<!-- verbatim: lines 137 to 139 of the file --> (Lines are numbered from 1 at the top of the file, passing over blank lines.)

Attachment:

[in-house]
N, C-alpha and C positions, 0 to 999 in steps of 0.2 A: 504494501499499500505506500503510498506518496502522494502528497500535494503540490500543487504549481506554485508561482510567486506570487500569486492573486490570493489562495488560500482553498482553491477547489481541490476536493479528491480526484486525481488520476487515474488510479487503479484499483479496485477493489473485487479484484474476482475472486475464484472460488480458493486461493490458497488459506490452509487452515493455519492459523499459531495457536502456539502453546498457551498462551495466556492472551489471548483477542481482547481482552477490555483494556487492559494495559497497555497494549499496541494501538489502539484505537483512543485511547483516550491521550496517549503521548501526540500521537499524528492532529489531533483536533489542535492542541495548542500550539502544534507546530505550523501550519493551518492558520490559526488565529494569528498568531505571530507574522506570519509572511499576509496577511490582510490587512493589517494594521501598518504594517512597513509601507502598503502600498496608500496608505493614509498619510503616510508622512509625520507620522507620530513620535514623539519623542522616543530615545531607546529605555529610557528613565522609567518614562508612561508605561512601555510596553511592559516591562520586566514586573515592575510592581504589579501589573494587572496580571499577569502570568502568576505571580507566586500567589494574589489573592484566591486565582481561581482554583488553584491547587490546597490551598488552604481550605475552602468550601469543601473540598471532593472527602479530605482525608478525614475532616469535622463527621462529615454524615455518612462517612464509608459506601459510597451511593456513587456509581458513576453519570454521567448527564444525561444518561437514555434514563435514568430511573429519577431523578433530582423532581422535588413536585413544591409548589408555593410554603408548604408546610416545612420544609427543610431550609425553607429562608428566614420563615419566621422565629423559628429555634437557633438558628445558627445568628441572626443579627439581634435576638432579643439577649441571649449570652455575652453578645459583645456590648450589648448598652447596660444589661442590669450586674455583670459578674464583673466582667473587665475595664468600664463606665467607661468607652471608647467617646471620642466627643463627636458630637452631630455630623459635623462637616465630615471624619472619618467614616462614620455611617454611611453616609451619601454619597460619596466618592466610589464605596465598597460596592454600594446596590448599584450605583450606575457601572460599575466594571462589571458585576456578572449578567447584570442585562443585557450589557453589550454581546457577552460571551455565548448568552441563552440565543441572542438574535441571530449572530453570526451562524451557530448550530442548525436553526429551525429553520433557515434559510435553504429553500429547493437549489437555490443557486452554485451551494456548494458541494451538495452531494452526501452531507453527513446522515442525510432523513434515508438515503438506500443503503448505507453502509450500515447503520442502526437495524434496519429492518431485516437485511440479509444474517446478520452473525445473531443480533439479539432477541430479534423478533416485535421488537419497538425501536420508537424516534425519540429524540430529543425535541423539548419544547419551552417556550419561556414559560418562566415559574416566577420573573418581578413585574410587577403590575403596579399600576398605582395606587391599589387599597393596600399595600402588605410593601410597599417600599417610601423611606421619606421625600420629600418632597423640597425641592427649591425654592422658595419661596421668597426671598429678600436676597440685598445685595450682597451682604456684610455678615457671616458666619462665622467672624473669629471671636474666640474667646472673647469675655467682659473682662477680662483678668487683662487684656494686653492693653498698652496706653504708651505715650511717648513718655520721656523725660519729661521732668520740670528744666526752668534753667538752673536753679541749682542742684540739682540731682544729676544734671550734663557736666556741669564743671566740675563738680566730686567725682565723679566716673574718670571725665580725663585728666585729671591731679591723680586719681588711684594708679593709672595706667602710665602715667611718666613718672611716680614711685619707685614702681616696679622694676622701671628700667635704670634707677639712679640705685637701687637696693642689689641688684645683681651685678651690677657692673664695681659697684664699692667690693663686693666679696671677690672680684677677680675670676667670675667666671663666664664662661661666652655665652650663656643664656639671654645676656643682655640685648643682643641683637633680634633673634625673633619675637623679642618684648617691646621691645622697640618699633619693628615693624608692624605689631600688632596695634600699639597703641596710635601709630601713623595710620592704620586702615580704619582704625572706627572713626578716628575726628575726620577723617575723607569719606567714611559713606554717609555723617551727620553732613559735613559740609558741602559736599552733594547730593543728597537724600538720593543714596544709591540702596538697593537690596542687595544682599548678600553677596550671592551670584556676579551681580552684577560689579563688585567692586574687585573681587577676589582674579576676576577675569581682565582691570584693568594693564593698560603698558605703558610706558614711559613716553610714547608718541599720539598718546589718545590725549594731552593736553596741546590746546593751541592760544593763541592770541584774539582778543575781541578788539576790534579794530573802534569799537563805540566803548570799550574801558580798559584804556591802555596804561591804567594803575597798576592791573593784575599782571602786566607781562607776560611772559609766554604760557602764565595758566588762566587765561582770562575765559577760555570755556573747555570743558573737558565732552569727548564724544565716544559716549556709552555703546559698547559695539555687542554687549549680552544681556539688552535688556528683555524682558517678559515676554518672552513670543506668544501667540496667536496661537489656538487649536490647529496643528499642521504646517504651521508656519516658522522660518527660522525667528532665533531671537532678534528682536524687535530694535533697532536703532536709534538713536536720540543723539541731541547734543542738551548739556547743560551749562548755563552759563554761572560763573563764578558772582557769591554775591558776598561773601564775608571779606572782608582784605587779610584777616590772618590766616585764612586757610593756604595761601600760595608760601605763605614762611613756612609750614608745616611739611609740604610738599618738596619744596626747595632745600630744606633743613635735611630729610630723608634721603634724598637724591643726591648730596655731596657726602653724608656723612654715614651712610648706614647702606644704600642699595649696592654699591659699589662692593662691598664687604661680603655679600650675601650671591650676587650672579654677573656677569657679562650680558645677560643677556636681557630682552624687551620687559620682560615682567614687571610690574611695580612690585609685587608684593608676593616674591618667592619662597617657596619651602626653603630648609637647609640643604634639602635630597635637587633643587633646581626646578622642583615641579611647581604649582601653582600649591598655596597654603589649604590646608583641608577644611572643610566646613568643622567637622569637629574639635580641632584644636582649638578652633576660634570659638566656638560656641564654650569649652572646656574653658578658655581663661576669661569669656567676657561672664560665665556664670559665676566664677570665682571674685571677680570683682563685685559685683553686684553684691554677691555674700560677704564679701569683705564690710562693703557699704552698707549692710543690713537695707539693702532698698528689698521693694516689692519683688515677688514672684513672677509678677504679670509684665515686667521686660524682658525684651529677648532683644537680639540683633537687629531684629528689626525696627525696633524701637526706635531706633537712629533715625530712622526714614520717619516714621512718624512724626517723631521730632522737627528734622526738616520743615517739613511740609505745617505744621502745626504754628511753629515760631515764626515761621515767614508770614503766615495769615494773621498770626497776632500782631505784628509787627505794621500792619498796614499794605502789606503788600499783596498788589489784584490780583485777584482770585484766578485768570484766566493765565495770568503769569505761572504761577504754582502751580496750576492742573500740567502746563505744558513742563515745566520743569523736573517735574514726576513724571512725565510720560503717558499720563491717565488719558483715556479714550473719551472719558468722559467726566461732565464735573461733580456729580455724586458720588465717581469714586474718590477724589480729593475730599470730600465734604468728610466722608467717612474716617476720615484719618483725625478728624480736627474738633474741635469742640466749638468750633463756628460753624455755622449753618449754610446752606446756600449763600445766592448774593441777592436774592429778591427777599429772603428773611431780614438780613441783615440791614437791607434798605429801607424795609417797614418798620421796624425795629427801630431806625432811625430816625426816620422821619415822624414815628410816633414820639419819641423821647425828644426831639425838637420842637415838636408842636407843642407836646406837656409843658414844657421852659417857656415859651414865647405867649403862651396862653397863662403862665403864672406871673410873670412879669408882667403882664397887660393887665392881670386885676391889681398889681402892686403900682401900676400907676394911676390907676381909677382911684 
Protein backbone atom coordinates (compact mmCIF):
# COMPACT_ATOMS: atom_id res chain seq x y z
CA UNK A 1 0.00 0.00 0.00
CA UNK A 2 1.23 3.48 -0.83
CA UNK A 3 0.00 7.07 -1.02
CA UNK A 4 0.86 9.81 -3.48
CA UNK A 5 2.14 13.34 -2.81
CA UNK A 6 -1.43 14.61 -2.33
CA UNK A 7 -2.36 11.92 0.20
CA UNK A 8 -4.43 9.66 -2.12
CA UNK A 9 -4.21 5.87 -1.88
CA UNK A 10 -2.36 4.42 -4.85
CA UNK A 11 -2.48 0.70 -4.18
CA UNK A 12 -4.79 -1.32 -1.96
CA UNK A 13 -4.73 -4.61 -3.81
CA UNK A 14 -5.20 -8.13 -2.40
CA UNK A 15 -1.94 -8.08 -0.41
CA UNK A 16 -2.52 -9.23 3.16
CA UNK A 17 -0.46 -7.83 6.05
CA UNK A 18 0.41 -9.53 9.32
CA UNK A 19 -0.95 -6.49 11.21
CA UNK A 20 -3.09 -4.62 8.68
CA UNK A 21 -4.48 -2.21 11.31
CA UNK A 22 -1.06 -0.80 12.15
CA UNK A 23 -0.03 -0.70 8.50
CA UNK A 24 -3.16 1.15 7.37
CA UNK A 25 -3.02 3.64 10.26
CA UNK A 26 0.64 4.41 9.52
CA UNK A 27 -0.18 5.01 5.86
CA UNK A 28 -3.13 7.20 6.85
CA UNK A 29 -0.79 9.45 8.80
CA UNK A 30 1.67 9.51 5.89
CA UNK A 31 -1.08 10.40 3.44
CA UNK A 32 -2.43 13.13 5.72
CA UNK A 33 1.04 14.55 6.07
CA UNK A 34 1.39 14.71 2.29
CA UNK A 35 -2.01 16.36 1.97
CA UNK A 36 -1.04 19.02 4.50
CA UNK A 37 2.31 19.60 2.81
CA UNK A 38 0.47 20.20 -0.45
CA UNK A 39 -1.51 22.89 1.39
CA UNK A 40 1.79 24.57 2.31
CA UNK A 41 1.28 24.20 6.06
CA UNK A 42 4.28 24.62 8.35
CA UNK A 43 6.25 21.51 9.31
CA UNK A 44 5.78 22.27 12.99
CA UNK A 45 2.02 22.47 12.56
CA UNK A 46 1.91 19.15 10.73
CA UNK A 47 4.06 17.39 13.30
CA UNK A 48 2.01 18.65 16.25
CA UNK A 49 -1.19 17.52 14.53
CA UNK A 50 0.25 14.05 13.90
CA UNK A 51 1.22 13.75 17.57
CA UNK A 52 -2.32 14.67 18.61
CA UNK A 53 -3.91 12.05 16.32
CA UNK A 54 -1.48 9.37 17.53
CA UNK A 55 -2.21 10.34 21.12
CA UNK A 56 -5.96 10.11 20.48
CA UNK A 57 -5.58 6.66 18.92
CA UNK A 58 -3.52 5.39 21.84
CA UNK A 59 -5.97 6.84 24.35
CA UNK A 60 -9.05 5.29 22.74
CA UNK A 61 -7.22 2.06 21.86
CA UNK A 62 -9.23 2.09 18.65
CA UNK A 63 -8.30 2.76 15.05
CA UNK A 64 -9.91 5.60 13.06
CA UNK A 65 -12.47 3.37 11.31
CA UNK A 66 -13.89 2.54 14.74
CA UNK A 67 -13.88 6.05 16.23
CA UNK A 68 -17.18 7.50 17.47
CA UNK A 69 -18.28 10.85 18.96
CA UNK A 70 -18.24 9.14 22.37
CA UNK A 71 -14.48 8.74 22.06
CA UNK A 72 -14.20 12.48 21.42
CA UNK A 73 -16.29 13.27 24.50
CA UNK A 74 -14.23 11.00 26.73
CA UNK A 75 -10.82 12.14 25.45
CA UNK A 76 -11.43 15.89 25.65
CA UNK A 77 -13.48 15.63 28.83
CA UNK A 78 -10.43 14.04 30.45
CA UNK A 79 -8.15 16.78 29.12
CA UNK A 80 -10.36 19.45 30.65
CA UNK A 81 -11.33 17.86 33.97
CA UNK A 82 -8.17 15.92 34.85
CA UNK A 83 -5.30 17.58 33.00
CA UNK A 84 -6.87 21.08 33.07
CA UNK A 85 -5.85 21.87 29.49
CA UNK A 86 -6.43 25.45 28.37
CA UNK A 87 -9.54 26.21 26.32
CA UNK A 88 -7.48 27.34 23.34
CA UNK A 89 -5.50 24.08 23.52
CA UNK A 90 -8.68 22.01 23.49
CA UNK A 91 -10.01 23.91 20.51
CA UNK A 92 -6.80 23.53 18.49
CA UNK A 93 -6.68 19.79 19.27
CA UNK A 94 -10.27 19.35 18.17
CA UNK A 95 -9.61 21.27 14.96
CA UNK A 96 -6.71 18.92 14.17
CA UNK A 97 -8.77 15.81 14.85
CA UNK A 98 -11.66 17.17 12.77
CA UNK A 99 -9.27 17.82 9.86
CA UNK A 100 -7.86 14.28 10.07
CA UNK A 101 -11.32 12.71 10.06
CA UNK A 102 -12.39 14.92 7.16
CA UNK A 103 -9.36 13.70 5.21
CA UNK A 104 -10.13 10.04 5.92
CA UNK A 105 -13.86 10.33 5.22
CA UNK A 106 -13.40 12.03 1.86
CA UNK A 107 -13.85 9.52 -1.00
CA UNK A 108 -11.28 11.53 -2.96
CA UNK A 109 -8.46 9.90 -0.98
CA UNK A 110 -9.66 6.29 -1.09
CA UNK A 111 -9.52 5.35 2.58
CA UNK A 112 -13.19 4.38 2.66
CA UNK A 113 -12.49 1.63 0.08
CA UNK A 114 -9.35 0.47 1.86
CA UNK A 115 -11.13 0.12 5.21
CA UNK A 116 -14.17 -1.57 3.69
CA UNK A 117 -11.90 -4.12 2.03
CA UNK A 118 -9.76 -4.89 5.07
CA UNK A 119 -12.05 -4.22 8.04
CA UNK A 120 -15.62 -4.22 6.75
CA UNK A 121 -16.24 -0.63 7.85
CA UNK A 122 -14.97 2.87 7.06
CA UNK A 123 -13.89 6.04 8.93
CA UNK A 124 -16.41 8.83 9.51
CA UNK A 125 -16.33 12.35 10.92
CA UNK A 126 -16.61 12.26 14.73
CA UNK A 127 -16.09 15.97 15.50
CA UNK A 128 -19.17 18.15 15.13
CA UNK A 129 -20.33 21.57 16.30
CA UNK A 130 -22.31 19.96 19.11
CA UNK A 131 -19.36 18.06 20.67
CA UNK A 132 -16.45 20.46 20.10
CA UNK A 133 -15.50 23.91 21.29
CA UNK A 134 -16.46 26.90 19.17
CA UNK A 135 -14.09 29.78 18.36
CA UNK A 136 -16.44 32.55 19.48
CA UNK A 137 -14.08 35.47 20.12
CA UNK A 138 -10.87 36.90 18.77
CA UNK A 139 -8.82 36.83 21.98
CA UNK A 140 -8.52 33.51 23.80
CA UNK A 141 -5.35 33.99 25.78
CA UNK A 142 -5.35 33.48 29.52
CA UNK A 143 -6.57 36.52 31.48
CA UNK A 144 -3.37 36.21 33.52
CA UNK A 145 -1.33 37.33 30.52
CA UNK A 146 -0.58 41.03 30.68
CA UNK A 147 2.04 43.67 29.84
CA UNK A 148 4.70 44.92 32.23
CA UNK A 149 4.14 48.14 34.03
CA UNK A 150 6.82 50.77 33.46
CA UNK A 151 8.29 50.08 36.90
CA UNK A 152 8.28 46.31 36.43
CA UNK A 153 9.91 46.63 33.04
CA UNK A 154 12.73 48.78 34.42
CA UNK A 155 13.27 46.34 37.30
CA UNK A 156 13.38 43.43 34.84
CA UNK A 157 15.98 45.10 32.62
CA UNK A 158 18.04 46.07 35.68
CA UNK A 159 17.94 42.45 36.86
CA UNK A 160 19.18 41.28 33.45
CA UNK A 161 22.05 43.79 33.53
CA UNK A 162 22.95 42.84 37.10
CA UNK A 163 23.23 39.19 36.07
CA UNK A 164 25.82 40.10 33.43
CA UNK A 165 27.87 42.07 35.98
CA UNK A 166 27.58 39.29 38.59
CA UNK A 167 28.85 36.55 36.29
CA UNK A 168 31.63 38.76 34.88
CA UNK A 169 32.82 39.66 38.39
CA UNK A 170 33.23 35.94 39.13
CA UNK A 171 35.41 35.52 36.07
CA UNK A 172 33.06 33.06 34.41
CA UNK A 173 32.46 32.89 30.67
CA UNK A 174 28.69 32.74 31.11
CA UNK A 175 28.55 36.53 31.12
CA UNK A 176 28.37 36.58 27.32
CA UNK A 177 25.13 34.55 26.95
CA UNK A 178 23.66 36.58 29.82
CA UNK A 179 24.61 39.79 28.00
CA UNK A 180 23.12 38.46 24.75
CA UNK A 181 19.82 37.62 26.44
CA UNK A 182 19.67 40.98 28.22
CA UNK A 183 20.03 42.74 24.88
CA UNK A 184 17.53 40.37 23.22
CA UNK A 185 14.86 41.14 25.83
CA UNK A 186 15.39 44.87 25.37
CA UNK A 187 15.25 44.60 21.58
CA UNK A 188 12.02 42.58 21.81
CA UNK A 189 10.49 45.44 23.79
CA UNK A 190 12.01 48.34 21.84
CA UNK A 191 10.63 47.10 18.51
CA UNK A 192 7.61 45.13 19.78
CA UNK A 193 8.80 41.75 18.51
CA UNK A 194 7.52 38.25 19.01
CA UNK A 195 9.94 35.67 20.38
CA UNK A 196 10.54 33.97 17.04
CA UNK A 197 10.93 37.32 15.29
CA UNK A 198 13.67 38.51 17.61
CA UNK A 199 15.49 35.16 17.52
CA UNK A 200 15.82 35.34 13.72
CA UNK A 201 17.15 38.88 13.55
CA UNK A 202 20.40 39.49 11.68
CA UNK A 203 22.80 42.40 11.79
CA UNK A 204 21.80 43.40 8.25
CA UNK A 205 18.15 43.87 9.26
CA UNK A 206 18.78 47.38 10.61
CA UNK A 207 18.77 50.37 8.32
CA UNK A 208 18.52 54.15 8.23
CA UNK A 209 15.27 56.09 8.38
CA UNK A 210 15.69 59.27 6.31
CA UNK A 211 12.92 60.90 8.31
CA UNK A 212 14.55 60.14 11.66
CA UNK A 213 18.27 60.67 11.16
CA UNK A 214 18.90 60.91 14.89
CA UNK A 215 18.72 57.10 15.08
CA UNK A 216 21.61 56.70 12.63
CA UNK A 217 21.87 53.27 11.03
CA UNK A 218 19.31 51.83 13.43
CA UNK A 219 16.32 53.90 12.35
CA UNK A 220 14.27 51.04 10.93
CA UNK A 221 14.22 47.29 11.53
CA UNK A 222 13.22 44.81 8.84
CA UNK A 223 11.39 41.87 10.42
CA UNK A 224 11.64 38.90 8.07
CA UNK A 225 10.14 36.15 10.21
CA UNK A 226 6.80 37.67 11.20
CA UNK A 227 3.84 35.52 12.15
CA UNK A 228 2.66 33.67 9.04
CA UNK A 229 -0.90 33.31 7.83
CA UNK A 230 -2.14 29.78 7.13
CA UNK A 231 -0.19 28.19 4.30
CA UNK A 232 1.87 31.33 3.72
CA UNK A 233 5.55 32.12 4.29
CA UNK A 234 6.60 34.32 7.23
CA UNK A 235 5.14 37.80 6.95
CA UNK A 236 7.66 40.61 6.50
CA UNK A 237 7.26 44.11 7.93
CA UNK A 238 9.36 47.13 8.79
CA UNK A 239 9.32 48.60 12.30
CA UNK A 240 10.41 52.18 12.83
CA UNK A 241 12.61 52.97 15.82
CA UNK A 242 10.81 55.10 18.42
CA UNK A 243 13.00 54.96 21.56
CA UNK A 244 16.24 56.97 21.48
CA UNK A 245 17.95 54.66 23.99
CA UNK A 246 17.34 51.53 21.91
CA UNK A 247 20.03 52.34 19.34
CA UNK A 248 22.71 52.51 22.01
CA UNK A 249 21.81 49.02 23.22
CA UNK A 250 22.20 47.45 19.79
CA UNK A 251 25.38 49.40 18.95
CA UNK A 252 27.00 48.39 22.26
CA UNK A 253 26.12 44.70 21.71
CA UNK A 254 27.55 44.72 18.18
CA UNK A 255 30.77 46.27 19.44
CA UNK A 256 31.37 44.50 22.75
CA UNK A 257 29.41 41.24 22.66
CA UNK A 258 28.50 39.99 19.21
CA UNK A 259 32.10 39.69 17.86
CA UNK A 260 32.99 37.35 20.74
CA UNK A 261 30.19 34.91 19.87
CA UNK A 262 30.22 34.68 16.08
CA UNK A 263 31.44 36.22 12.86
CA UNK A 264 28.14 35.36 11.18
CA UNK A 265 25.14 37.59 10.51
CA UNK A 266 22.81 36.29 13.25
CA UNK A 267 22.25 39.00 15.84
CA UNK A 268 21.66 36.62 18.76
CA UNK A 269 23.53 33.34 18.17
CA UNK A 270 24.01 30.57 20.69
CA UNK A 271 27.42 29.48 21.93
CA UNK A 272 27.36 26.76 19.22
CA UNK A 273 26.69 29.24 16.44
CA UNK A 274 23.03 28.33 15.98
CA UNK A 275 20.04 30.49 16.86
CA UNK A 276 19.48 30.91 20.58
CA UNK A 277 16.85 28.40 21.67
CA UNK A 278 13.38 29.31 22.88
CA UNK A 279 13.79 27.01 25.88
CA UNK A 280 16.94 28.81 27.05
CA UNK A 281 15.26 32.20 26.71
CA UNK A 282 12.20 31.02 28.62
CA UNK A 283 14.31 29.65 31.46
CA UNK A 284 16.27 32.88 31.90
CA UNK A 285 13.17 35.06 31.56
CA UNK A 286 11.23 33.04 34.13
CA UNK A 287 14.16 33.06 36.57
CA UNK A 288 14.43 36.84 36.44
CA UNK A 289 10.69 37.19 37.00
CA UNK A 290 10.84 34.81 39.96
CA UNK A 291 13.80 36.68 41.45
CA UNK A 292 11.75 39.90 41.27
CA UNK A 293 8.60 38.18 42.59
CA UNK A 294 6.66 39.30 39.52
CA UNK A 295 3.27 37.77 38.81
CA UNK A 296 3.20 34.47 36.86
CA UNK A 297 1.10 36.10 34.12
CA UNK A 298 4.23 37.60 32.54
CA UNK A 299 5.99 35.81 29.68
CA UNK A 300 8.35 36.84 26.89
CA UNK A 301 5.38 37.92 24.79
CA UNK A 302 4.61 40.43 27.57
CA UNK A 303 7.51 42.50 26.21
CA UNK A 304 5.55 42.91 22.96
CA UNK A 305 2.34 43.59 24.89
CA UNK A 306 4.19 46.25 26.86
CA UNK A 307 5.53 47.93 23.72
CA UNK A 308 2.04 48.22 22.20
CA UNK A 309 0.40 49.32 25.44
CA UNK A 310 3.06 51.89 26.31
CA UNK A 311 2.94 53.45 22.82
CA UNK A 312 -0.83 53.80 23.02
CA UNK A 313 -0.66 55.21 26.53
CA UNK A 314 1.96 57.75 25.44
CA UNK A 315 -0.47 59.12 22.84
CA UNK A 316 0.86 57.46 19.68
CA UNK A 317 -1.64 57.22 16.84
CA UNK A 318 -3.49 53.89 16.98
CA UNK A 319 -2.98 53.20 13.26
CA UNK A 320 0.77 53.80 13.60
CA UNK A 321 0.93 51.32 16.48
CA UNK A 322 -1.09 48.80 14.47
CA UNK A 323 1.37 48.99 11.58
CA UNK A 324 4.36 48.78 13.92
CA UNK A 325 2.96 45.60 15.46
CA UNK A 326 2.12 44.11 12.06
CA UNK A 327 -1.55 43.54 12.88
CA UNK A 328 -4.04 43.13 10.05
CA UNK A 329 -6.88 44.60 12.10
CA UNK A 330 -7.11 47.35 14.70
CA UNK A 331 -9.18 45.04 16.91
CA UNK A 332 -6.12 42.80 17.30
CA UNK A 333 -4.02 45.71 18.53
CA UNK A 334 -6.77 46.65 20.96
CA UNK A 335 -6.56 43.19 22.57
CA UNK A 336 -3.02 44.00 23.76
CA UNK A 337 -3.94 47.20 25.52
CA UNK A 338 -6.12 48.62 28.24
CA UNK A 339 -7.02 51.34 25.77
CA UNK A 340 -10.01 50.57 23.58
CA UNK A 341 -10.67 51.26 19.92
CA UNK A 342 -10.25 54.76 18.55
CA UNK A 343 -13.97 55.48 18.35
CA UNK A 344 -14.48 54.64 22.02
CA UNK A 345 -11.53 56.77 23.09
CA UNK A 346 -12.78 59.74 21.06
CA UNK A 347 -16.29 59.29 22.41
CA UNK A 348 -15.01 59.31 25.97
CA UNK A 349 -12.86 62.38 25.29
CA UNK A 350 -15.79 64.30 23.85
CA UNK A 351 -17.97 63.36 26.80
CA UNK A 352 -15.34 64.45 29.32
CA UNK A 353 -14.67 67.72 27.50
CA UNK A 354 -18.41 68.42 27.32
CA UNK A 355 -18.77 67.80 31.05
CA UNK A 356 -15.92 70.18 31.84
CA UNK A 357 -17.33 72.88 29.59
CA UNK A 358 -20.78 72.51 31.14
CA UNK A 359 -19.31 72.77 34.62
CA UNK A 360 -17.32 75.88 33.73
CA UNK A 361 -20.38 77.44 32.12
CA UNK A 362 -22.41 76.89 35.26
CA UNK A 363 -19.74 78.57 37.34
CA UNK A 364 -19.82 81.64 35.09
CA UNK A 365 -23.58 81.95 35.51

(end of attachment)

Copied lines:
CA UNK A 133 -15.50 23.91 21.29
CA UNK A 134 -16.46 26.90 19.17
CA UNK A 135 -14.09 29.78 18.36